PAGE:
There’s still a little over a month to go before Canadian Imperial Bank of Commerce (TSX:CM)(NYSE:CM) reports on the third fiscal quarter of 2018, but that hasn’t stopped potential investors from contemplating whether CIBC continues to be a good investment.
I’ve long held the position that CIBC is a great long-term investment for both income- and growth-seeking investors, and I can attribute that position to the following key points.
CIBC’s long overdue expansion is paying dividends … literally
CIBC caught the attention of investors earlier this year, as the bank finally completed the behemoth acquisition of U.S.-based PrivateBancorp, which was announced last year.
The acquisition was significant because it represented CIBC’s long overdue re-entry into the U.S. market, where many of its peers have been enjoying deposit and loan growth for several years since the end of the Great Recession.
CIBC’s expansion also provided some investor relief from the cooling mortgage market at home, as the bank has a larger mortgage book than many of its peers, and diversifying into another market eased some of those concerns.
CIBC continues to shatter records during earnings season
In the most recent quarter, CIBC surpassed the expectations of analysts and its own prior-year performance by a fair margin. Adjusted earnings topped $1.32 billion, or $2.95 per share, handily beating both the $2.64 per share reported in the same quarter last year and the $2.81 per share that analysts were predicting.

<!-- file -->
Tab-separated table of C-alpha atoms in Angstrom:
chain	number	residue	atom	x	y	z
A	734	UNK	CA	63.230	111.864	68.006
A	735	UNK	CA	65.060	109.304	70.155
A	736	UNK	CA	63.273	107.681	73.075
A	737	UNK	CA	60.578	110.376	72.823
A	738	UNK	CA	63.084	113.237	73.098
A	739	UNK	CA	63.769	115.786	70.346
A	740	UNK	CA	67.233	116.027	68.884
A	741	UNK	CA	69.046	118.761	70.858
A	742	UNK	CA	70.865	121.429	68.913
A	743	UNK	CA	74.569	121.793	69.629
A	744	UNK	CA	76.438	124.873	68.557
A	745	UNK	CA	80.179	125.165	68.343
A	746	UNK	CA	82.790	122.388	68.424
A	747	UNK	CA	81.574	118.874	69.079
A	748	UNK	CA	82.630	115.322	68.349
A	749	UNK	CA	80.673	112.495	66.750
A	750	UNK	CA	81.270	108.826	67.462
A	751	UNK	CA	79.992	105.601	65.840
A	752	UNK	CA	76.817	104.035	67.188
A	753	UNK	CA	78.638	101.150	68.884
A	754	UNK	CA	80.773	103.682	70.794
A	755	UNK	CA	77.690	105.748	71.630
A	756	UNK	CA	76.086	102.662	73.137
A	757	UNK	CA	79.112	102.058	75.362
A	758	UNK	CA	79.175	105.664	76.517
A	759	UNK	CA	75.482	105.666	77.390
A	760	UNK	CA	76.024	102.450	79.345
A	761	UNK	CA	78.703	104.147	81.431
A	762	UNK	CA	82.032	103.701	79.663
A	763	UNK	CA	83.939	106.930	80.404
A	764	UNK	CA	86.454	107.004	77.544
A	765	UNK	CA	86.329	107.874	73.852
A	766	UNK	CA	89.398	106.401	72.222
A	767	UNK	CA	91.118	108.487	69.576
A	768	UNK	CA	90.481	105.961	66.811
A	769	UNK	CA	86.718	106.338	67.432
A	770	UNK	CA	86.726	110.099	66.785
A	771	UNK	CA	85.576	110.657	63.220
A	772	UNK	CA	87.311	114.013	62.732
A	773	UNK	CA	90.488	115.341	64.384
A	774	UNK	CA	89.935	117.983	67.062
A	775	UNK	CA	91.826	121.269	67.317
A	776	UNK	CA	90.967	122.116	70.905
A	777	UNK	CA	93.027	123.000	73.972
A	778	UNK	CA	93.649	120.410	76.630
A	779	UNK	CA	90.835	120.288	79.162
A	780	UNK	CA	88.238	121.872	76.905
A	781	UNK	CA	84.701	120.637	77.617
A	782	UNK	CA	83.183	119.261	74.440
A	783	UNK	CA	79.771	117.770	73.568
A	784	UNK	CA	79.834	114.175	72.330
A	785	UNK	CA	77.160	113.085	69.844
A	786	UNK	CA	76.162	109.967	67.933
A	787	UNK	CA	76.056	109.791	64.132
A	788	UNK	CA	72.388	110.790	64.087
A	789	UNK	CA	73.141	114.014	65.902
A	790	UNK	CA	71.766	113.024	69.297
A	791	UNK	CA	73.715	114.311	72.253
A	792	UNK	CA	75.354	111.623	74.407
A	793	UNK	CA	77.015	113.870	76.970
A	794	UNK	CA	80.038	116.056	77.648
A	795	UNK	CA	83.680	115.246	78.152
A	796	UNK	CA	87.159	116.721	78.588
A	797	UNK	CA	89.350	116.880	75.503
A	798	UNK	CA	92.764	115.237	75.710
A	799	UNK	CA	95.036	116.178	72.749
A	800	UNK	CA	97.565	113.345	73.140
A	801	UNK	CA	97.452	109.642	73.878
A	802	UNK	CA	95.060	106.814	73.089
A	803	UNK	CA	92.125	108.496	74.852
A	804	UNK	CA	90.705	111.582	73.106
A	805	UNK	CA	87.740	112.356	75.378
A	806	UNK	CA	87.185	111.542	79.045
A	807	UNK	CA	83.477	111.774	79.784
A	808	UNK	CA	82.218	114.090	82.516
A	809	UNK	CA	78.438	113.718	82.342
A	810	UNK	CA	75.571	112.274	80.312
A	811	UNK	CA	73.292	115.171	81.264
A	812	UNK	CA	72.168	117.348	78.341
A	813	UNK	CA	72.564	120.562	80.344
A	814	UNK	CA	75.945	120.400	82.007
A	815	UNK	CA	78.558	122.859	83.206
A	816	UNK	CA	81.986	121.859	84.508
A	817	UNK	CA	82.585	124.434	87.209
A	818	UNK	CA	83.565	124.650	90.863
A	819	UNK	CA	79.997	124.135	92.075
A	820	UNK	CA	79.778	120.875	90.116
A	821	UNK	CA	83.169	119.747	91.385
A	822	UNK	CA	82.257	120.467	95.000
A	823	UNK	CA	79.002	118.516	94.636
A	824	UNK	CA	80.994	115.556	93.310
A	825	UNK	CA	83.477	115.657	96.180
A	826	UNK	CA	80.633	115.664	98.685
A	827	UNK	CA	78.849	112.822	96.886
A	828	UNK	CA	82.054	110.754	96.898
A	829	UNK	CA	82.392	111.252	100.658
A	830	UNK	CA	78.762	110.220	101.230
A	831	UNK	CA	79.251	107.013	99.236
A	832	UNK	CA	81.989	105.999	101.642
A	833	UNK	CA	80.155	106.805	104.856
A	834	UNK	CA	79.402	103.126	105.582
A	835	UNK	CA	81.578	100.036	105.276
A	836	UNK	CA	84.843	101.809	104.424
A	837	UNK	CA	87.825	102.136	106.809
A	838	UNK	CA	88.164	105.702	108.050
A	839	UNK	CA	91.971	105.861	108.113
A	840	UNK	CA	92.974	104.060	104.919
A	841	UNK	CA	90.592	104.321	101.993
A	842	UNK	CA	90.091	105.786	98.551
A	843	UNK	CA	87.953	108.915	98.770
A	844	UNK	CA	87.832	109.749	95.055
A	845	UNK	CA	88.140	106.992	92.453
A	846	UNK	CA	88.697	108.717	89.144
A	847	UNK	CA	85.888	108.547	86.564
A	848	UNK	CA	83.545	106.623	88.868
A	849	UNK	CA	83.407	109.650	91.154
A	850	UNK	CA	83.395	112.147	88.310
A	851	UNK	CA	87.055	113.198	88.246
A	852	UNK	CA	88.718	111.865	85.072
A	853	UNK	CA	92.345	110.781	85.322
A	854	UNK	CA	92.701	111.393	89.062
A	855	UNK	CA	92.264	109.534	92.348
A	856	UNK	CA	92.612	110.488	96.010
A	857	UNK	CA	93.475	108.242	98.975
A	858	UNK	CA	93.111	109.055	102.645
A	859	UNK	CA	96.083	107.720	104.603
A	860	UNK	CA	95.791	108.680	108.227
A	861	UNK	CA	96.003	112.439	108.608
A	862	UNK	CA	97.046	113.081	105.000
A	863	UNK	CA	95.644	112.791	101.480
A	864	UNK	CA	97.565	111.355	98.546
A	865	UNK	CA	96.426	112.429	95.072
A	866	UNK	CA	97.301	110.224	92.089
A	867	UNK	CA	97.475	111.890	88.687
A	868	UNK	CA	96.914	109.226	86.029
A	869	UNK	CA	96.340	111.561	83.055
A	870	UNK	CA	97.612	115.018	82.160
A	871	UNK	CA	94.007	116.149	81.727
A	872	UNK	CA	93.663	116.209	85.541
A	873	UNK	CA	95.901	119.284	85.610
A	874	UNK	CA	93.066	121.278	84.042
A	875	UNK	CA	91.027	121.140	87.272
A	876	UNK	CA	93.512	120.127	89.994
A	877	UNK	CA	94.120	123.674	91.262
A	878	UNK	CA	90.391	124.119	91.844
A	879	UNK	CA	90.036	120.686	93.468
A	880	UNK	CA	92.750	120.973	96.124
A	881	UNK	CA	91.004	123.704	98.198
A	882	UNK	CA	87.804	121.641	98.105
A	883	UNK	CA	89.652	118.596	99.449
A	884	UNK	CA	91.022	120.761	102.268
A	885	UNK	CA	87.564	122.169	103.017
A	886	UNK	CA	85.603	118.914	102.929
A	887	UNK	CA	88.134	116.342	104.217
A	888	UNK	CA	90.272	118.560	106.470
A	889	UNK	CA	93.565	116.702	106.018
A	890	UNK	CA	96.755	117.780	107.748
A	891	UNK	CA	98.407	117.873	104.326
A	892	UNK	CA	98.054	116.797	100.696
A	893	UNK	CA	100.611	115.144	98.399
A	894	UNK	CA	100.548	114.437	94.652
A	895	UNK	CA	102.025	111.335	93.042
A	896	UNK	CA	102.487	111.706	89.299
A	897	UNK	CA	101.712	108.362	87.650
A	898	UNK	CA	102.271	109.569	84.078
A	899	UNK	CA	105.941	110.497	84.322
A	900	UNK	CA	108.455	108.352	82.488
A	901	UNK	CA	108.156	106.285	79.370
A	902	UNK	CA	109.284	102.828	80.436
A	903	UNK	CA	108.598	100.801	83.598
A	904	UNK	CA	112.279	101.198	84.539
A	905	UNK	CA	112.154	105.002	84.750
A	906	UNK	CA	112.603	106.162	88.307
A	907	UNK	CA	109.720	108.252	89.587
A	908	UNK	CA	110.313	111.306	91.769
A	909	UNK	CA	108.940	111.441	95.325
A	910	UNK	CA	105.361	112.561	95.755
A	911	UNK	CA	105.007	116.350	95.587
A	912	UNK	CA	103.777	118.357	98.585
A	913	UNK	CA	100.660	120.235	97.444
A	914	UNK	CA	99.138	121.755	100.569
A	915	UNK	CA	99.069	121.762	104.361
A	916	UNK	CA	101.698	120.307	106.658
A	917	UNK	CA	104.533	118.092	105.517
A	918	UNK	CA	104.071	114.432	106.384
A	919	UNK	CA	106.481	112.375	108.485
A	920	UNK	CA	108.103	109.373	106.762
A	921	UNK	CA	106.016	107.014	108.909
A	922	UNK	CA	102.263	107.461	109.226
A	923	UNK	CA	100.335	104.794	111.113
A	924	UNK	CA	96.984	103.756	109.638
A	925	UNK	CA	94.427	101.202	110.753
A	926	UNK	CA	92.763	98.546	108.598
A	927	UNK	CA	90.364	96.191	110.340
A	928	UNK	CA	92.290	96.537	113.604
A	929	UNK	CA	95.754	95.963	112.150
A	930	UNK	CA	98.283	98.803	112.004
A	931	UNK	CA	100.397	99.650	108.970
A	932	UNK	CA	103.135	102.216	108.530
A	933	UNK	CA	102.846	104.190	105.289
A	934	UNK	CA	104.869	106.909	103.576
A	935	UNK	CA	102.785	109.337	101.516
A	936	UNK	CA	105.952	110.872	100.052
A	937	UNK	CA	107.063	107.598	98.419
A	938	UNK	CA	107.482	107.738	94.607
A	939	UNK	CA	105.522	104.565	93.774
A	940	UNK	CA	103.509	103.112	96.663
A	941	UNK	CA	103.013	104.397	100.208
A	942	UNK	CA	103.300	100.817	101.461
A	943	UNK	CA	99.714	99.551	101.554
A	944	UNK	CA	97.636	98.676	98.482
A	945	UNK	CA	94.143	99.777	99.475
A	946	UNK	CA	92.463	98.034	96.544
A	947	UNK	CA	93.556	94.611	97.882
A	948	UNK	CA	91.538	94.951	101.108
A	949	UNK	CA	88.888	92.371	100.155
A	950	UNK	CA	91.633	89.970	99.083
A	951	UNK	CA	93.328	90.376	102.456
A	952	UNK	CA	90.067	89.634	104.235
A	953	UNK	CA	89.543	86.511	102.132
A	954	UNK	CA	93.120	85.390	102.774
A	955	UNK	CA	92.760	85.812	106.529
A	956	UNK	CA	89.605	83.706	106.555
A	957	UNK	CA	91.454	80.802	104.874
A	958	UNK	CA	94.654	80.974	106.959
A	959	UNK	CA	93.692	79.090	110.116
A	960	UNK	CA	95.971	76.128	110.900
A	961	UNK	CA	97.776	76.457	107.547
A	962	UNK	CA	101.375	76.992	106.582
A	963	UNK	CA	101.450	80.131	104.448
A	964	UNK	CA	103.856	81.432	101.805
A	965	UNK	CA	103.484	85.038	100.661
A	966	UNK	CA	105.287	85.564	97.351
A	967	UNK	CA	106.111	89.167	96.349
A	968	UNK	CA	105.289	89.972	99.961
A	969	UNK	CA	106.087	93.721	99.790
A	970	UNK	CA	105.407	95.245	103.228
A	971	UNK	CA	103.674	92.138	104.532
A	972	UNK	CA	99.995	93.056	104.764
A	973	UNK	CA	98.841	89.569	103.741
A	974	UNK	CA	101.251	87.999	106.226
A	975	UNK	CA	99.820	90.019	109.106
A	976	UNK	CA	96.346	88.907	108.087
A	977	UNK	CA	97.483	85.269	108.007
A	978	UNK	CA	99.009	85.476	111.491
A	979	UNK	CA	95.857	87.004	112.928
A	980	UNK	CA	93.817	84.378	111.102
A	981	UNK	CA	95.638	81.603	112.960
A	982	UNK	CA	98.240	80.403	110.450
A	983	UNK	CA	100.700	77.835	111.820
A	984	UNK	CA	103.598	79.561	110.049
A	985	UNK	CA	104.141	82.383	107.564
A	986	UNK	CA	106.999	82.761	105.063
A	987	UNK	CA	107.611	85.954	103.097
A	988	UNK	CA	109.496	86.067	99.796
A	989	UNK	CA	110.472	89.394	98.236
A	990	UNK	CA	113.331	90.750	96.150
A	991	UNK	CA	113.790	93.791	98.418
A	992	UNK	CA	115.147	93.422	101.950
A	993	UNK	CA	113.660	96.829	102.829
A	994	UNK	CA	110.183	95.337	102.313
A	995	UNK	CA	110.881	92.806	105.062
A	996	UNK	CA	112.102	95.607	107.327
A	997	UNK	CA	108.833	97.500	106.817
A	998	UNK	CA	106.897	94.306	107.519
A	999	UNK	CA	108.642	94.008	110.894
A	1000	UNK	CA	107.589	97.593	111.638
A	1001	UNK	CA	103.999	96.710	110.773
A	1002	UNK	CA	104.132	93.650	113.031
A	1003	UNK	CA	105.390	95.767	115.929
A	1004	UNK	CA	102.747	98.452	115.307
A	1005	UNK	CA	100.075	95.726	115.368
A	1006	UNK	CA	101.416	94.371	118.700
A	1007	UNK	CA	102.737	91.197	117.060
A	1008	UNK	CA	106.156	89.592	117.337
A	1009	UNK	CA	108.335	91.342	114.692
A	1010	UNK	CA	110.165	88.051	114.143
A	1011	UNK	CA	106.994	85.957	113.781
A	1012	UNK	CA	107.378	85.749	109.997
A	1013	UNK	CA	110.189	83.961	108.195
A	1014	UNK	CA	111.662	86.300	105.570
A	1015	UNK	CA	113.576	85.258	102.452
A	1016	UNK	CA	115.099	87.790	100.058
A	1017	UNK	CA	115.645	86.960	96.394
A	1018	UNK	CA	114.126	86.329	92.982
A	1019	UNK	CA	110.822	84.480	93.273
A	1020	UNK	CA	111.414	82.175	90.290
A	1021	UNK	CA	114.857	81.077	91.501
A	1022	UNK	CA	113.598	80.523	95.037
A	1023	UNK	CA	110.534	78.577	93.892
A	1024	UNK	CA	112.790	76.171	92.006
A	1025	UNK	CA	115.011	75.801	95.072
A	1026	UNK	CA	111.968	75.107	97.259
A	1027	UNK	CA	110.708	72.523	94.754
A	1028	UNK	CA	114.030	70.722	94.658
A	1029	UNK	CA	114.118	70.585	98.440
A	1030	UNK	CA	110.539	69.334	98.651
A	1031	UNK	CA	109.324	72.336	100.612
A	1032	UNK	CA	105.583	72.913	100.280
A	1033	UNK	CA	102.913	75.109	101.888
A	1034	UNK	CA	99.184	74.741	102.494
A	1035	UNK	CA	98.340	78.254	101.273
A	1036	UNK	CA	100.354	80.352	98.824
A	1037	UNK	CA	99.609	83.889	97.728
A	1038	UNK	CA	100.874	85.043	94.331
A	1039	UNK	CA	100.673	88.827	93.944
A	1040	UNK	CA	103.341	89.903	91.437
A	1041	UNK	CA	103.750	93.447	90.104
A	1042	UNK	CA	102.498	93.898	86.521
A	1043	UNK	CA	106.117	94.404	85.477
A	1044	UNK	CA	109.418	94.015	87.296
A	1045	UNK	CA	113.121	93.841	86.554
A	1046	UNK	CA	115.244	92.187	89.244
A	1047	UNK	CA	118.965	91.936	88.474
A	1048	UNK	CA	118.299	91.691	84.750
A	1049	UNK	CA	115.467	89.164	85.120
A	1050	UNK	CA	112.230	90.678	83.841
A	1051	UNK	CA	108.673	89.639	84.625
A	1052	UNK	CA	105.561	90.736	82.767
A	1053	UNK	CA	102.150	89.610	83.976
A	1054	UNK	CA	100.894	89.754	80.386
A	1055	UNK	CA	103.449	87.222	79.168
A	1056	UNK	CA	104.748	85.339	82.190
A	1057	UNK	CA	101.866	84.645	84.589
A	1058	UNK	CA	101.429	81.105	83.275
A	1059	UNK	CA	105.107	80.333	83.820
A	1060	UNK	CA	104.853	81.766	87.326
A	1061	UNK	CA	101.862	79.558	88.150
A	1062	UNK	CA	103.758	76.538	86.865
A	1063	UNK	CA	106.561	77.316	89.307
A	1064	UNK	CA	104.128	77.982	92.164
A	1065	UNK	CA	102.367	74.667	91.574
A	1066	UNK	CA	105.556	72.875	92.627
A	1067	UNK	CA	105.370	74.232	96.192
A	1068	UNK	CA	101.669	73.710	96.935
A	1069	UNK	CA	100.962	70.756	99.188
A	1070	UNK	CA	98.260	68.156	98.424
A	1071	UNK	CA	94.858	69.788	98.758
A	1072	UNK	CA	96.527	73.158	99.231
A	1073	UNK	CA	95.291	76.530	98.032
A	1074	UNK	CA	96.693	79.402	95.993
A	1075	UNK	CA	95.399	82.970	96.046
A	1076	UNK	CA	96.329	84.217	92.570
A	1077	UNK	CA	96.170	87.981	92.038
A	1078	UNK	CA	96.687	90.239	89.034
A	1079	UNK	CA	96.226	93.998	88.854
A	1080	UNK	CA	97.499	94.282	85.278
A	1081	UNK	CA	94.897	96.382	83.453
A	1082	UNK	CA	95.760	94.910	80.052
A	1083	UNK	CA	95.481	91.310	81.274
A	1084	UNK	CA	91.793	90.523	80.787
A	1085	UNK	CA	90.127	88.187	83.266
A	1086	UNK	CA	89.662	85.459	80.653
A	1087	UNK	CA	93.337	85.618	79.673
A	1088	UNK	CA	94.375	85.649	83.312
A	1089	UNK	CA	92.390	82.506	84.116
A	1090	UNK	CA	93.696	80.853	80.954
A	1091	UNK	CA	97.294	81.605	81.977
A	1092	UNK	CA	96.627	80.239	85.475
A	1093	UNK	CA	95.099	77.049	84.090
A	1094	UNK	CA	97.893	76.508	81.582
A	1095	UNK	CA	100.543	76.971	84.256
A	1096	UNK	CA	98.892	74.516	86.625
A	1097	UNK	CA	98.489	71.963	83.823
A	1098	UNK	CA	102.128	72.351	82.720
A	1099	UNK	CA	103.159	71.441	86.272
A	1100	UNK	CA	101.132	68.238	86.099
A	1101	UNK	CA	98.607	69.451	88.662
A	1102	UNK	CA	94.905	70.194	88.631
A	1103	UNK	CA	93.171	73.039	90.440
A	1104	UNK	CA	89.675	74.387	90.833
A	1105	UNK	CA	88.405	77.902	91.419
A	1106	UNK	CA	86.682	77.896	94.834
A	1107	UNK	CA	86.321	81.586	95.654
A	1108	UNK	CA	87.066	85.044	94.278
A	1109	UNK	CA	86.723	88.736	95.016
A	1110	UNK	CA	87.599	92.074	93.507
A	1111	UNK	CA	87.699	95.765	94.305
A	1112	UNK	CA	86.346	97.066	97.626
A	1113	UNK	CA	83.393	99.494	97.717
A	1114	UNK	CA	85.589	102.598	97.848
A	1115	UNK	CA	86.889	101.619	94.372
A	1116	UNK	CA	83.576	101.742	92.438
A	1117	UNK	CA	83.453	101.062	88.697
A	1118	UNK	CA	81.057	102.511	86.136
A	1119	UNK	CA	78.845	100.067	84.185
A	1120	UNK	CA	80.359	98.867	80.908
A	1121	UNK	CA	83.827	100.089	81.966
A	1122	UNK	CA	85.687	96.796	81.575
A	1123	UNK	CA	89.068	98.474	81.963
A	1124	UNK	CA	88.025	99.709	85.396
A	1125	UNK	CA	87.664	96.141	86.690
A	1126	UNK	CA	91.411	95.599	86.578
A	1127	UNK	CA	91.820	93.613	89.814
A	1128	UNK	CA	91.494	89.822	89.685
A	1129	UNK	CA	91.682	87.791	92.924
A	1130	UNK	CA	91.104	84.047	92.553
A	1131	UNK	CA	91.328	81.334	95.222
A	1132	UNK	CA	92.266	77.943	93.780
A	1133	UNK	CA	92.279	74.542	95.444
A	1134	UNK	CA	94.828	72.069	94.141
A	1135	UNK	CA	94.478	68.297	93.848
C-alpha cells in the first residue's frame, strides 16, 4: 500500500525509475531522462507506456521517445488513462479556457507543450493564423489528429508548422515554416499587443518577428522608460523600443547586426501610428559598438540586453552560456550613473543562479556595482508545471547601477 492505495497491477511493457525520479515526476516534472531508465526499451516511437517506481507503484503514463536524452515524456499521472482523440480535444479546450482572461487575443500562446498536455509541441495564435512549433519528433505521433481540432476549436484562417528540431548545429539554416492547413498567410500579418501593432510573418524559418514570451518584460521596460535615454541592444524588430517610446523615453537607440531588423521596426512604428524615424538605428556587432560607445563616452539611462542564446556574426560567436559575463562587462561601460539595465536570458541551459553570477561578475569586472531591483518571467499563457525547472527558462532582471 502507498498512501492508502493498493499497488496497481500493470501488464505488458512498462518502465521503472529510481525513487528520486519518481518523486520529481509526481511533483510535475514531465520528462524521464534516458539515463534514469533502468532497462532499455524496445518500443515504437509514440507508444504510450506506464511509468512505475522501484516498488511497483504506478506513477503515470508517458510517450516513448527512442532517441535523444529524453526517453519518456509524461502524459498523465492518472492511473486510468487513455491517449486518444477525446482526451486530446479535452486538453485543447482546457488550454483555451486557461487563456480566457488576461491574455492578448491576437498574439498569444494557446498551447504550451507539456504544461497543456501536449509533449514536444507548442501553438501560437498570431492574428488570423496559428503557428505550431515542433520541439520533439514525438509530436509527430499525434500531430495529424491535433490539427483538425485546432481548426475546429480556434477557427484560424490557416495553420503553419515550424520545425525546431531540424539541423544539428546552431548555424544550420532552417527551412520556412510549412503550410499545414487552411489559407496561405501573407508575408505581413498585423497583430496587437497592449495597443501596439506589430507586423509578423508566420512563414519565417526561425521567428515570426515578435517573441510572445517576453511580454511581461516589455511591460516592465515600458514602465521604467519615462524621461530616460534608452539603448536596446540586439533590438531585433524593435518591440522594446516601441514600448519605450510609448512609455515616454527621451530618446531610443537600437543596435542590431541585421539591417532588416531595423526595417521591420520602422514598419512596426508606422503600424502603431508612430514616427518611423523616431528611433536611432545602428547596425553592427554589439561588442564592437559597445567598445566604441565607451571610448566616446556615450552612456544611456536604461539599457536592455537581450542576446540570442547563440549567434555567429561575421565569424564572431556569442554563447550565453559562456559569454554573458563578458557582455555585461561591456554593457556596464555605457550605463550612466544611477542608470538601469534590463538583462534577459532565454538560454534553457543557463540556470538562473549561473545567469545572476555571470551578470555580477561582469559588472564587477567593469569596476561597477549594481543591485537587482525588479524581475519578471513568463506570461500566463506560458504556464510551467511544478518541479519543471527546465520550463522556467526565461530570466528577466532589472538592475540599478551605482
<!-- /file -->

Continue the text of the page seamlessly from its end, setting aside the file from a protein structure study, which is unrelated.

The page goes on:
CIBC also witnessed double-digit growth across the board, with the commercial banking and wealth management arm’s $310 million in profit being the lone holdout at just a 9% improvement over the same period last year.
By way of comparison, the Canadian personal and small business segment witnessed gains of 16% over the same quarter last year, while the U.S. commercial banking segment saw a whopping 431% increase to $138 million over the same period last year.
CIBC is a great dividend investment
The big banks have some of the most impressive dividends on the market, and they are exceptionally better than their peers across the border that offer paltry yields.
CIBC has offered annual or better increases to its quarterly dividend, which currently pays out an impressive 4.62% yield. The most recent uptick to that dividend came last fall — the third increase in the past six quarters.
If that isn’t reason enough to consider CIBC as a great income investment, then perhaps CIBC’s plans to buy back shares is.
In the most recent quarter, CEO Victor Dodig made a note of saying that CIBC has made efforts to buy back 2% of all outstanding shares, which, at the time, meant as many as nine million shares.
In my opinion, CIBC remains an excellent long-term investment for both income- and growth-seeking investors.
This article represents the opinion of the writer, who may disagree with the “official” recommendation position of a Motley Fool premium service or advisor. We’re Motley! Questioning an investing thesis — even one of our own — helps us all think critically about investing and make decisions that help us become smarter, happier, and richer, so we sometimes publish articles that may not be in line with recommendations, rankings or other content.
Fool contributor Demetris Afxentiou has no position in any stocks mentioned.